August 16, 1996, in Yogyakarta, Indonesia
CPJ sent a letter to President Suharto on August 20 expressing alarm about the murder. The committee called on the Indonesian leader to order a complete investigation into Syafruddin's death, as well as public disclosure of the investigation's findings.
In October, Indonesia's National Committee on Human Rights began an inquiry into Syafruddin's death, and police in Jogyakarta arrested a suspect. However, according to press reportts, Syafruddin's widow claimed that the suspect, Dwi Sumadji, was not one of the men she saw kill her husband. She says he is a foil to deflect blame from the guilty parties.
In December, the Indonesian Journalist Association (PWI) told reporters that Syafruddin was beaten to death because of his stories about corruption, and not by a jealous husband as policed alleged shortly after the attack. PWI chairman Sofyan Lubis said that evidence and testimony at the trial of the alleged killer confirmed the association's findings. The court concluded that there was insufficient evidence against Sumadji, and prosecutors dropped the charges against him. The ruling led to an investigation into the conduct of two police officers accused of forcing Sumadji to admit he killed Syafruddin because the reporter was having an affair with his wife.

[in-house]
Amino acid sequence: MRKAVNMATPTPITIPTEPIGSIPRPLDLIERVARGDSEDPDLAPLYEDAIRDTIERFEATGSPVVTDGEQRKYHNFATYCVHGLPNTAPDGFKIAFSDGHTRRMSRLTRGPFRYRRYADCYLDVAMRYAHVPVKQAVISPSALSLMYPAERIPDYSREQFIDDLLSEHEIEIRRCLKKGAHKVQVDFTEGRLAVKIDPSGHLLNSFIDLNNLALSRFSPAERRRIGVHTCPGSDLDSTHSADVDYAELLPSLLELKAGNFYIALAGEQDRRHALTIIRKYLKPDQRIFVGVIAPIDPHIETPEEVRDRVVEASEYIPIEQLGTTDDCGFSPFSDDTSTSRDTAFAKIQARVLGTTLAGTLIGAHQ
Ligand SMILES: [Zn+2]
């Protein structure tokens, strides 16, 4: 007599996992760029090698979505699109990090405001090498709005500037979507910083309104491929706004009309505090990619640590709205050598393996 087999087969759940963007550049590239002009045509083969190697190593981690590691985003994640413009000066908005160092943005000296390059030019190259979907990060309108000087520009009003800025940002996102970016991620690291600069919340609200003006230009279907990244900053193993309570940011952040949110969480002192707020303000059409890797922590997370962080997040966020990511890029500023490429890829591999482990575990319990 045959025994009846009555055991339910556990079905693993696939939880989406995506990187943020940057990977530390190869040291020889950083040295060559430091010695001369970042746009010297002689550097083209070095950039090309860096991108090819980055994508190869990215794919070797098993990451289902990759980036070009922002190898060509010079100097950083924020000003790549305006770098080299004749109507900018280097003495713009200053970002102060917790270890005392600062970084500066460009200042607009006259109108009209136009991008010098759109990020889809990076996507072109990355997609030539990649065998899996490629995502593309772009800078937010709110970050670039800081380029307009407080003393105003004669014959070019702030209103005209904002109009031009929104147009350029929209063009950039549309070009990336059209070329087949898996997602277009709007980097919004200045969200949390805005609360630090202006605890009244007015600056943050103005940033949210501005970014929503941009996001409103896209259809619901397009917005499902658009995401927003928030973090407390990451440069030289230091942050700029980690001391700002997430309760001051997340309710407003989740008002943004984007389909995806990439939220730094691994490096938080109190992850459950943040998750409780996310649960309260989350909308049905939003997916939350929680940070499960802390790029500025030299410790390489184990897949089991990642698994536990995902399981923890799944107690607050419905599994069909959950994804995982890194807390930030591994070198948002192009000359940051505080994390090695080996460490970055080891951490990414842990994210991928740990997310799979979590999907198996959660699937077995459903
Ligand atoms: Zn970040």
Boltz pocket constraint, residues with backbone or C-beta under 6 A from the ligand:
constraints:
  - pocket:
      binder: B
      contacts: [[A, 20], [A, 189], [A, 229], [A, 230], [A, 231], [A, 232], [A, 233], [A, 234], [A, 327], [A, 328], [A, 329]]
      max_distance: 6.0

Job: Print Reporter
Beats Covered: Corruption, Politics
Local or Foreign: Local
Type of Death: Murder
Suspected Source of Fire: Government Officials
Taken Captive: No